These are the only genuine ideas,
the ideas of the shipwrecked.
All the rest is rhetoric, posturing, farce.
–Jose Ortega y Gasset
Habit dulls the imagination. After the first stock market drop a few weeks ago a friend said, “I just stay put with my stuff. It always comes back.” Well, it does come back. We have seen it, actually experienced a full recovery several times since the Cycle bull market began in 1974. The Dow Jones Industrial Average began at 574, rose to a peak of 11,656 in 2,000, fell to 7,100 in 2003, recovered and climbed to 14,200 in 2007, fell to a low of 6,400 in March of 2010, and peaked this last time on October 3 at 26,916.
This recent history has left investors unprepared for what the Wave Principal indicates is now at hand. My interpretation of the price action over the past two market days is that a small retracement wave has likely completed. The prospect now is for a violent Wave 3 down in a Supercycle bear market which carries the Dow down to below 14,000 initially, to be followed by a partial recovery rally for several months, then leading to a multi year continuation of the decline which won’t reach a bottom until 2020-21, probably down around 3,000.
Yes, the market will come back, but not likely in the useful lifetime of any present investor, retired or soon to be retired. The market today is modeling the 1929-32 experience. The top in September ’29 was 392. It fell to a low of 41 in May 1932, and did not make a new high until 1956, twenty-seven years after the ’29 top. Who alive today can benefit from riding through a period like that? A period that will most certainly include a depression that will play havoc on all manner of investment assets.
This is a rare moment in the global financial history, but not without precedent. If it happens, it will be a Minsky Moment. The term came from the work of American economist Hiram Minsky. Wikipedia’s description: A Minsky moment is a sudden, major collapse of asset values which generates a credit cycle or business cycle. The rapid instability occurs because long periods of steady prosperity and investment gains encourage a diminished perception of overall market risk , which promotes the leveraged risk of investing borrowed money instead of cash.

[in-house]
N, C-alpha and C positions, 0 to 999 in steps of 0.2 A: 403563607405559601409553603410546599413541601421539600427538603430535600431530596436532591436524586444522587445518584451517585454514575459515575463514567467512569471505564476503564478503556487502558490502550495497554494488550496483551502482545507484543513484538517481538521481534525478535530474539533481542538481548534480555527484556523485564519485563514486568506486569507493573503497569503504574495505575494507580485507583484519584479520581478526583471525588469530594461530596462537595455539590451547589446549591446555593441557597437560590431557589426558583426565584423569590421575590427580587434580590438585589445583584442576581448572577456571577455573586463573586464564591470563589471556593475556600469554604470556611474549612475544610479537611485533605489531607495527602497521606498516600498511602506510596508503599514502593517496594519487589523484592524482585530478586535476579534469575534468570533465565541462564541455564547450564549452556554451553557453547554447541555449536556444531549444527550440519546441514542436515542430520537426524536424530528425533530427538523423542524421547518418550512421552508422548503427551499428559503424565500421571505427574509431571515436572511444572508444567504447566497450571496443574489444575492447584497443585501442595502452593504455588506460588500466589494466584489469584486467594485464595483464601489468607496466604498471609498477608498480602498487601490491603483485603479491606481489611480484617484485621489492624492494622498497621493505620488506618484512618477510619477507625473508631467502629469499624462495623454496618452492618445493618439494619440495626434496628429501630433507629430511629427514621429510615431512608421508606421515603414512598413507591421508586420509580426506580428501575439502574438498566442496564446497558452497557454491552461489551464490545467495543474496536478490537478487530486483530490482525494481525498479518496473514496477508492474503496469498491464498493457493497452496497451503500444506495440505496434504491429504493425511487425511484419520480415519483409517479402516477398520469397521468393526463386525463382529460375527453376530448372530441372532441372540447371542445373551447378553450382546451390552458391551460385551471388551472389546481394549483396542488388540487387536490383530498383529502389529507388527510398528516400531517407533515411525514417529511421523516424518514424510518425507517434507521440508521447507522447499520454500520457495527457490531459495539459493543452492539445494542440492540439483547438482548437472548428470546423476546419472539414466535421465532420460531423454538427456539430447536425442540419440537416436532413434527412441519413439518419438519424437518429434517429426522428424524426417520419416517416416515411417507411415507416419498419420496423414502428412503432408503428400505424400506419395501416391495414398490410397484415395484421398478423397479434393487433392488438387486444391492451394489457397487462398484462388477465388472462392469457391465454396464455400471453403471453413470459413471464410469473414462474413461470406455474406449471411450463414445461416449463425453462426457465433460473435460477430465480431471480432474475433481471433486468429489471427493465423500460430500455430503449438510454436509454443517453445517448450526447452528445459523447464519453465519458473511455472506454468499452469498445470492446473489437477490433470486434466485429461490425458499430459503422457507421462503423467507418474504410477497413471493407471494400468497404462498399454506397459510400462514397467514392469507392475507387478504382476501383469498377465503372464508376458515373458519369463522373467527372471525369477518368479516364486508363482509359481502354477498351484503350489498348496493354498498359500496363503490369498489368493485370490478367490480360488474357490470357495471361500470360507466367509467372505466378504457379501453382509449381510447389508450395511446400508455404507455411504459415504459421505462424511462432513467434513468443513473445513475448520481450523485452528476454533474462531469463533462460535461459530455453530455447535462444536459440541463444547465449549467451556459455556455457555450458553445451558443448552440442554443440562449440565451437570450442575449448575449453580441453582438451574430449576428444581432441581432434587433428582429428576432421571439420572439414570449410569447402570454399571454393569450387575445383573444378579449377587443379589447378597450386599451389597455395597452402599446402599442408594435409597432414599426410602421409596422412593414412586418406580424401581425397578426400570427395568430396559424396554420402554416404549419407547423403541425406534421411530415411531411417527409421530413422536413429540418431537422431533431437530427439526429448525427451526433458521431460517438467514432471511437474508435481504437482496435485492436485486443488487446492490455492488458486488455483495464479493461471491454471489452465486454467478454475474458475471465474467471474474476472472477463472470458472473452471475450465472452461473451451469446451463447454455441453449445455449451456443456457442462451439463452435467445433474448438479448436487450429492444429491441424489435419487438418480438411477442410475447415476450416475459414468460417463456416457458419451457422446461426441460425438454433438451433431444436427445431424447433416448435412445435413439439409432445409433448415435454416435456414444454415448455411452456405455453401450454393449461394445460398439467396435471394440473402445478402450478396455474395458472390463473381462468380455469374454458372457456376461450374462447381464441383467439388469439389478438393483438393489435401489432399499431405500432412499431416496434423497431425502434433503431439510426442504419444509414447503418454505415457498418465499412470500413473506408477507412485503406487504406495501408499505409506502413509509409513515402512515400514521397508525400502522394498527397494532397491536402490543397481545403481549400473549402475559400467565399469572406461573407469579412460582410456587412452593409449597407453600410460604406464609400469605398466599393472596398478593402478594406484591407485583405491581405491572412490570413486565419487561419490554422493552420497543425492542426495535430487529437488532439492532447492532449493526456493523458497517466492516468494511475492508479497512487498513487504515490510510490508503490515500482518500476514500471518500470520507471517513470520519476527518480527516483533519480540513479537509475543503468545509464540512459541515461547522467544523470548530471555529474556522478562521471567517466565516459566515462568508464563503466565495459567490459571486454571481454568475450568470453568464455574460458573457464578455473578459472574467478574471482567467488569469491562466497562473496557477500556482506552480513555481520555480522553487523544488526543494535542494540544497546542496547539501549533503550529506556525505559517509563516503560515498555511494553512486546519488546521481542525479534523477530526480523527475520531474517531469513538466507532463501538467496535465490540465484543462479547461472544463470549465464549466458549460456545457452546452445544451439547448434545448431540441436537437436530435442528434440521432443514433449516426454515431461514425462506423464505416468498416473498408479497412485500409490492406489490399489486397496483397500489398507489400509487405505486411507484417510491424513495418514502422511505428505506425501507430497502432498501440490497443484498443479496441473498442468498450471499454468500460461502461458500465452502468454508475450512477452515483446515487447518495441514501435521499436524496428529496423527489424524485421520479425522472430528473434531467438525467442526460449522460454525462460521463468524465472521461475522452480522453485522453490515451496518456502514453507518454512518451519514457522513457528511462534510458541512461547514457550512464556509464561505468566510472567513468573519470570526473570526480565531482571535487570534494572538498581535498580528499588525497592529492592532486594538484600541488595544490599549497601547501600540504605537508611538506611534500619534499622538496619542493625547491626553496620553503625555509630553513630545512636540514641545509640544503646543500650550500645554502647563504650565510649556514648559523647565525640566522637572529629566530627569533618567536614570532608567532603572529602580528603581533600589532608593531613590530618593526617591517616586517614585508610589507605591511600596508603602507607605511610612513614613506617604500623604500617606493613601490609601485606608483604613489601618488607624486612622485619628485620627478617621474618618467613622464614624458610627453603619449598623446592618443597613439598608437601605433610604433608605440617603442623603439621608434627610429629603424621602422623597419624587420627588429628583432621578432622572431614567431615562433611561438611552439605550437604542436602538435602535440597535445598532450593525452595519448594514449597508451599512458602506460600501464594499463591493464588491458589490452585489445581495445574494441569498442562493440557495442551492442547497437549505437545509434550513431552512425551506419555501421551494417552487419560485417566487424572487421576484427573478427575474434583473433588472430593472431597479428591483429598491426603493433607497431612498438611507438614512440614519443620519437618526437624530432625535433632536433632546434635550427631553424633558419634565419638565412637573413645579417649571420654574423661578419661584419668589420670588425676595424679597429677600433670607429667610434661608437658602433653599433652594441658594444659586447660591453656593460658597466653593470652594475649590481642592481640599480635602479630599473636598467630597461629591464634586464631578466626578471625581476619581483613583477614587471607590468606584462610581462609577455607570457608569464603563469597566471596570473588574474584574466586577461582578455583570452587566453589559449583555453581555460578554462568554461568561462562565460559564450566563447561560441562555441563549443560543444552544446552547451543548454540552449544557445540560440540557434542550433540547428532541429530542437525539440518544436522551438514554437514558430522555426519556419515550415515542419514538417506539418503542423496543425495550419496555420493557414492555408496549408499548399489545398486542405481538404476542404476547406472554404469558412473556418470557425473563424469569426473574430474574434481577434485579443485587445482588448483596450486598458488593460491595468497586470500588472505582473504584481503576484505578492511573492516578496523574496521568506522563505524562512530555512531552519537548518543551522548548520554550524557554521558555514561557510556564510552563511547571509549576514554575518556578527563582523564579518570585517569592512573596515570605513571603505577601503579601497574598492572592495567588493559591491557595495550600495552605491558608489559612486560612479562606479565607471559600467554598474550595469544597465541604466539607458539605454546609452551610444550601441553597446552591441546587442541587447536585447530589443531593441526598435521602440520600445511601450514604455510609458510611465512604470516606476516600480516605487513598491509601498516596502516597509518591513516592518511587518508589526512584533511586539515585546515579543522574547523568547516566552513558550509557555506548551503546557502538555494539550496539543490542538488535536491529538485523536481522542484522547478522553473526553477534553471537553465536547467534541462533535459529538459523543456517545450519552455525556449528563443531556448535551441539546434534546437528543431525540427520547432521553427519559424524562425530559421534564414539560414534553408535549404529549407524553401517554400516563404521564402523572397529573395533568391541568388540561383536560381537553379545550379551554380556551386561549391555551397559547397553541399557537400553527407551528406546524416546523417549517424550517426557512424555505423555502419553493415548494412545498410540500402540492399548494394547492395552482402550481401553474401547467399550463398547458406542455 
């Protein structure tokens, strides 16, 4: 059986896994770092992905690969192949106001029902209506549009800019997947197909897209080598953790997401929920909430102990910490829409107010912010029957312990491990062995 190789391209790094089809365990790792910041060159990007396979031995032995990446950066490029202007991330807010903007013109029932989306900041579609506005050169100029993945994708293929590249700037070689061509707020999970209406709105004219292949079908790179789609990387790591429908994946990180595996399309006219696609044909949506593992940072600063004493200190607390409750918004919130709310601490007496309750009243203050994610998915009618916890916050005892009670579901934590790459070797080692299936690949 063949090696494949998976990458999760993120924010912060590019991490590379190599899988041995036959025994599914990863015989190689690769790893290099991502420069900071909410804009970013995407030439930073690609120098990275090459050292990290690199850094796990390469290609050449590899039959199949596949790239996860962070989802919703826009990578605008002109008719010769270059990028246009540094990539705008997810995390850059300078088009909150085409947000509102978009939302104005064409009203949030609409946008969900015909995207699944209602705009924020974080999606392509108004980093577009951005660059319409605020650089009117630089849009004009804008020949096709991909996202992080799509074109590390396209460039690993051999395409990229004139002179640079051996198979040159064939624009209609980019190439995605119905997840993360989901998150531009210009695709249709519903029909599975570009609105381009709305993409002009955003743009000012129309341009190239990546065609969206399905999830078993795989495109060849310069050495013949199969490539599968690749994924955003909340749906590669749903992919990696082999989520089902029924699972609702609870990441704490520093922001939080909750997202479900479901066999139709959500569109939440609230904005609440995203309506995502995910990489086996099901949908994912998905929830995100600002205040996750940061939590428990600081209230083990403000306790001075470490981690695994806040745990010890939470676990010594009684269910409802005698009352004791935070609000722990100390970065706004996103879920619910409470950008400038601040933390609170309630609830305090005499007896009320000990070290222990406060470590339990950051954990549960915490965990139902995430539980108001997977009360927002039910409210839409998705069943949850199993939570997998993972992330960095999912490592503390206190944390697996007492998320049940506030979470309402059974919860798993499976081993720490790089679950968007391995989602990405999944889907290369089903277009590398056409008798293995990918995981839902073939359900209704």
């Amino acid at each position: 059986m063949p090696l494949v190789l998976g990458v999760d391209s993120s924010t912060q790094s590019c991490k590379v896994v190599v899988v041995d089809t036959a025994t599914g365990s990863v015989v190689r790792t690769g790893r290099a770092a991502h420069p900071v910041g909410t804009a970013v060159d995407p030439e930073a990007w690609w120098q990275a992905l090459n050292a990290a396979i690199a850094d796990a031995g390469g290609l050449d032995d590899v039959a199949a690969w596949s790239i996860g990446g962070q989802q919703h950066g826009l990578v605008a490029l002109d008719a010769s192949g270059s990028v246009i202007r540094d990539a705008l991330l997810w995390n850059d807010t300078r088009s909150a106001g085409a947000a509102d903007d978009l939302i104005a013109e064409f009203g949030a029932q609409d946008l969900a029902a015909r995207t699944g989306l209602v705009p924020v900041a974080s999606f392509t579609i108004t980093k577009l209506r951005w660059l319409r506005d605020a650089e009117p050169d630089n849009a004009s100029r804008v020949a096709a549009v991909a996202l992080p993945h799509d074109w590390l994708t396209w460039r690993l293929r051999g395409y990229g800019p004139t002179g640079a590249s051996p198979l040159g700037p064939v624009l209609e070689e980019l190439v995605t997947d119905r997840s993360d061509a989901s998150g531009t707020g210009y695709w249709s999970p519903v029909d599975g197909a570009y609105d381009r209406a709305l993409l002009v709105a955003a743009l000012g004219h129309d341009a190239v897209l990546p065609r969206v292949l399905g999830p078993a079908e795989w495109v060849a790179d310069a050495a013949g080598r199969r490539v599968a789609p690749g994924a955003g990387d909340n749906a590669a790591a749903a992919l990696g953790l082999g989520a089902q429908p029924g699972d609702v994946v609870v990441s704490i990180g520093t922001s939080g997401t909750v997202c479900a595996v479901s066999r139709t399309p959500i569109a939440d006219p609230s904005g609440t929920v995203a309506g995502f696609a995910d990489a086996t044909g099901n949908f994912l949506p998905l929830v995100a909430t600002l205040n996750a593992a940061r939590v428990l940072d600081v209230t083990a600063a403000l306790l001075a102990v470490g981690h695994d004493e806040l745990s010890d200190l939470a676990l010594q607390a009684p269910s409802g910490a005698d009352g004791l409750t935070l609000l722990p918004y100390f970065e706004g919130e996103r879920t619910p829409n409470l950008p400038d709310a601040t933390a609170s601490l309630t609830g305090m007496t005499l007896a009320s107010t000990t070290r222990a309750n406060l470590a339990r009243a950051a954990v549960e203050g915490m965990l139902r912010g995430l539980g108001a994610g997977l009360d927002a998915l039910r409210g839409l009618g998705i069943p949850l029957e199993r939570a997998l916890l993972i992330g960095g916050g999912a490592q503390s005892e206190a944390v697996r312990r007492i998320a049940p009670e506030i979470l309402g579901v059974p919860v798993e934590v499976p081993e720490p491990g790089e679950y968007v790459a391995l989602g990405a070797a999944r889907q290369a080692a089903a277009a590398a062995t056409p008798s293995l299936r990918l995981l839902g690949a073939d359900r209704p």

My view is that the global financial condition today lines up perfectly with the market’s wave pattern. We should be prepared for a Minsky Moment.
Readers know that I do not give investment advice. I try to give my family and friends a look at what my studies are indicating, and what Cindy and I are doing about it. I let everyone decide for themselves what, if anything to do.
We do not own any stocks, corporate or municipal bonds. Cindy’s retirement account is invested entirely in one and two year U.S. Treasury notes. But if we did own stocks or bonds, this is what we would do:
A drop below 24,000 in the Dow Industrial Average anytime in the next few market sessions would confirm that Elliott Wave 3, the crash wave, was most probably underway. To protect our position we would immediately call our broker and instruct her to get us out of all stock and bond mutual funds by shifting into money market funds. To further liquidate any individual stocks, bonds and exchange traded funds, placing the proceeds into money market funds as well. This action would protect us from a Minsky Moment. If it happens, we will decide what to do next. If it does not come to pass, we would be able to get back in without much in the way of cost.
Here’s the thing, though. I do understand that anyone invested today will have a very difficult time doing this. It is the most human perversity that fear is the governing factor in uncertainty. Today the markets are at their most overvalued in history, but investors are not only extremely comfortable with their portfolios, they fear that if they were to get out, even for a short period, the market will run off, leaving them at the station.
I went through the bear market of 1966-1974 as a young broker. I know from personal experience the fear at the other end: in 1974, with the market losing value day in and day out, it was near impossible to buy stocks, which were becoming greater bargains by the day. The overwhelming fear, of course, was that anything we bought would go to zero the next day. What a time to be bullish!
It was out of that experience of being brutally shipwrecked that I got the idea that I should buy low and sell high.